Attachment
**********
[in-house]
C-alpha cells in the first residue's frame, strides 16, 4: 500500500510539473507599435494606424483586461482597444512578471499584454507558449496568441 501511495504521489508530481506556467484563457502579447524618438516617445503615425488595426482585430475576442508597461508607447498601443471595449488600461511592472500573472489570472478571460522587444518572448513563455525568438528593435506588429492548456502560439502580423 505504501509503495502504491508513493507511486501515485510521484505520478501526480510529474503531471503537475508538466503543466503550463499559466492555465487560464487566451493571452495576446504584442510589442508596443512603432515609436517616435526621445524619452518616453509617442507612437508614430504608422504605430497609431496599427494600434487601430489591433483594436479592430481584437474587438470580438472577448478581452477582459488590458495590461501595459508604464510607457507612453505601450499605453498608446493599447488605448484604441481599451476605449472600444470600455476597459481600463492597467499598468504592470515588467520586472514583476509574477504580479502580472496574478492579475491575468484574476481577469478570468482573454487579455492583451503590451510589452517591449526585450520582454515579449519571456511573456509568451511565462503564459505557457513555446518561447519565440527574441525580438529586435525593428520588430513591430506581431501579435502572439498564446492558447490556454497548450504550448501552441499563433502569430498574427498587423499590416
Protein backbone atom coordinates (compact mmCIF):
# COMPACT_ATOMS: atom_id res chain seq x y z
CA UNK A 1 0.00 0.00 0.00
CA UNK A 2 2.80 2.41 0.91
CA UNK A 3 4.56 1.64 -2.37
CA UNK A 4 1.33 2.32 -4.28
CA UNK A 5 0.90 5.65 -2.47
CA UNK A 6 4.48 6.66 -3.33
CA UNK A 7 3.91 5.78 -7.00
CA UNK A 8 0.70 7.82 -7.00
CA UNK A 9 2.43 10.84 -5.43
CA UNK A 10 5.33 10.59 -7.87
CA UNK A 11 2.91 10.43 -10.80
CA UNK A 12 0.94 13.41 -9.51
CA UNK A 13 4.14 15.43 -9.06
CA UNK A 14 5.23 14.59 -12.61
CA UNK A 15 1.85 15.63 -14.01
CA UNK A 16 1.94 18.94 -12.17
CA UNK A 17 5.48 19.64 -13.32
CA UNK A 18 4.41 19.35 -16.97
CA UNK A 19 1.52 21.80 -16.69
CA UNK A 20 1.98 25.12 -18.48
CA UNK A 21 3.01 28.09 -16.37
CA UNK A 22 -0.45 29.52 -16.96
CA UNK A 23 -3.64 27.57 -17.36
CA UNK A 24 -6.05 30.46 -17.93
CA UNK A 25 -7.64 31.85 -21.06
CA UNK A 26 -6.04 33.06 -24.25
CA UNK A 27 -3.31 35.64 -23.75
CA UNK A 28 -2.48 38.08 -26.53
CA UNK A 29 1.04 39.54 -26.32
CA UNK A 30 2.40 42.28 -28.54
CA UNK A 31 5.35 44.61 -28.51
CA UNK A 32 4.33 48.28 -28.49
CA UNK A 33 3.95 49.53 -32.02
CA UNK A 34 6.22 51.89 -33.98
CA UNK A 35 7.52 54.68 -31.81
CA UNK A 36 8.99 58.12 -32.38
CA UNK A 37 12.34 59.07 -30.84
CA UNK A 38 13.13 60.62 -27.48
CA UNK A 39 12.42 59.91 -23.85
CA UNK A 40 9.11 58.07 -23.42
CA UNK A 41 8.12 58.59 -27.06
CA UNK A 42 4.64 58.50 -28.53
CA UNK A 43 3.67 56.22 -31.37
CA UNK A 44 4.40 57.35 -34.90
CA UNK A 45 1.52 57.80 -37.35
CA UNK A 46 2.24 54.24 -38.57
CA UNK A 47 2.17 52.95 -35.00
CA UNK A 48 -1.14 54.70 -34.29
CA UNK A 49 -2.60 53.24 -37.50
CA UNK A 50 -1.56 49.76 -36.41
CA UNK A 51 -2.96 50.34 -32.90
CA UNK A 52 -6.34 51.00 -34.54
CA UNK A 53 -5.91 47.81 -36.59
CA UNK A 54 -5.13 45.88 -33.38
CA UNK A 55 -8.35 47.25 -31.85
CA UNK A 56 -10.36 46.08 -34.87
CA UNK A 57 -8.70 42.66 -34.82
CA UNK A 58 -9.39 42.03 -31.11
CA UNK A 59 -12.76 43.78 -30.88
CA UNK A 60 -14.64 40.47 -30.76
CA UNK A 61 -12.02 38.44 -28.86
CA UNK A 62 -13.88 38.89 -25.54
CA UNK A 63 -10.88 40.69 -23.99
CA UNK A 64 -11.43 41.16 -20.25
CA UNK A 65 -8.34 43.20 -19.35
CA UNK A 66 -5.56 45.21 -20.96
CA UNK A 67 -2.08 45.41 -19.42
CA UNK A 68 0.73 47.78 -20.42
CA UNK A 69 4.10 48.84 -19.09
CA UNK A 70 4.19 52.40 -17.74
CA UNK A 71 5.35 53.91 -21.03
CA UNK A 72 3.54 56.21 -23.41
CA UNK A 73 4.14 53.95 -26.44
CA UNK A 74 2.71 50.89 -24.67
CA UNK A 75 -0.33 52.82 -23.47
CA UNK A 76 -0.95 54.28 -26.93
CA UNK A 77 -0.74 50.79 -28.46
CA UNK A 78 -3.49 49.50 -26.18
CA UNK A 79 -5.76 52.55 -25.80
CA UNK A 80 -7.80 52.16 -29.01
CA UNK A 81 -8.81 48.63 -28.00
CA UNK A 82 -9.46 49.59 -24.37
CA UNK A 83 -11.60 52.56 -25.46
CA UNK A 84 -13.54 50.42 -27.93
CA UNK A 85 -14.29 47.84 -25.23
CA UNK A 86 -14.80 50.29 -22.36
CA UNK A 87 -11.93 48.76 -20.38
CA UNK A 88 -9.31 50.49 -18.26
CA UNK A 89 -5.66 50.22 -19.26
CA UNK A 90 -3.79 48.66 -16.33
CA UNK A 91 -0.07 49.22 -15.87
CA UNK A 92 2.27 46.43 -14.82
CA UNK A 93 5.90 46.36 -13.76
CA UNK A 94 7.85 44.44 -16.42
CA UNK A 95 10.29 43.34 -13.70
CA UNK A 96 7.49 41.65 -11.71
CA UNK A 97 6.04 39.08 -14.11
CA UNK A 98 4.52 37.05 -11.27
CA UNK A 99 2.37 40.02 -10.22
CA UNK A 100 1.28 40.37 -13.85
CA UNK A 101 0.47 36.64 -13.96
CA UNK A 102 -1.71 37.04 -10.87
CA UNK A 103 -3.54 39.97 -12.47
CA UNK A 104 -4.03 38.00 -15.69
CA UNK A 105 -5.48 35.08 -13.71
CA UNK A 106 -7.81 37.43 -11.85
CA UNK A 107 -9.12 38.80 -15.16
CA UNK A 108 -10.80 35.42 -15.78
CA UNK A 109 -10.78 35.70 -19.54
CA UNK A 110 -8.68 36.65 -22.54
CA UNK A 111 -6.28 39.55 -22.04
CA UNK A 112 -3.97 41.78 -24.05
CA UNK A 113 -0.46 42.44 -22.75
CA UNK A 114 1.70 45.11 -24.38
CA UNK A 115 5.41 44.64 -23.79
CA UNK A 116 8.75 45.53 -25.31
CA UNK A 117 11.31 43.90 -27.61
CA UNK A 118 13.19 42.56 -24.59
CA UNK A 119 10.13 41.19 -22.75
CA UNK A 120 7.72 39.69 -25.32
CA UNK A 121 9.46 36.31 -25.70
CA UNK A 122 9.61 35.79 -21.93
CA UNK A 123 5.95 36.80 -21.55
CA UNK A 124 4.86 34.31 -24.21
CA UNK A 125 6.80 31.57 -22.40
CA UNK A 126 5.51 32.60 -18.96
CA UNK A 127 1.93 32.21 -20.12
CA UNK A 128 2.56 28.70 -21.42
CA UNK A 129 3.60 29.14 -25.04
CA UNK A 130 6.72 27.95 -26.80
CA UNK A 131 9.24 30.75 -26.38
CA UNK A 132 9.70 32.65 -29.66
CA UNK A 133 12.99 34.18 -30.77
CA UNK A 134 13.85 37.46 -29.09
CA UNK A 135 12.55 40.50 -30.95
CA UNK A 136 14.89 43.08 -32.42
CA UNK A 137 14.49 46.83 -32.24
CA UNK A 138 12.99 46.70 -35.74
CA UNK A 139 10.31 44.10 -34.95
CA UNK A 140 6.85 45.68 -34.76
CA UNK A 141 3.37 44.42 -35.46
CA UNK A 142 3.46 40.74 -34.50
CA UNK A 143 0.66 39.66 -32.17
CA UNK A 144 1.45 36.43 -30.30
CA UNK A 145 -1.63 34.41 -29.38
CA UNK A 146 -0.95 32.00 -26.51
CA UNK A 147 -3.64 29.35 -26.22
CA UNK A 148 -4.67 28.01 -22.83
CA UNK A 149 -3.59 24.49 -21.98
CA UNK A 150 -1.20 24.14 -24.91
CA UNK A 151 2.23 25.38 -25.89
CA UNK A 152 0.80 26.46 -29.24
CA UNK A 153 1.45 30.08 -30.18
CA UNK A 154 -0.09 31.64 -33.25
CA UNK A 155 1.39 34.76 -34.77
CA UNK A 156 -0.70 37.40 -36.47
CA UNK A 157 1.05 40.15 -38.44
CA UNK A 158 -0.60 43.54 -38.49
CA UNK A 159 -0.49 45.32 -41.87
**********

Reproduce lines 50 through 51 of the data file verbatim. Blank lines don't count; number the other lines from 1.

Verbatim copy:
CA UNK A 46 2.24 54.24 -38.57
CA UNK A 47 2.17 52.95 -35.00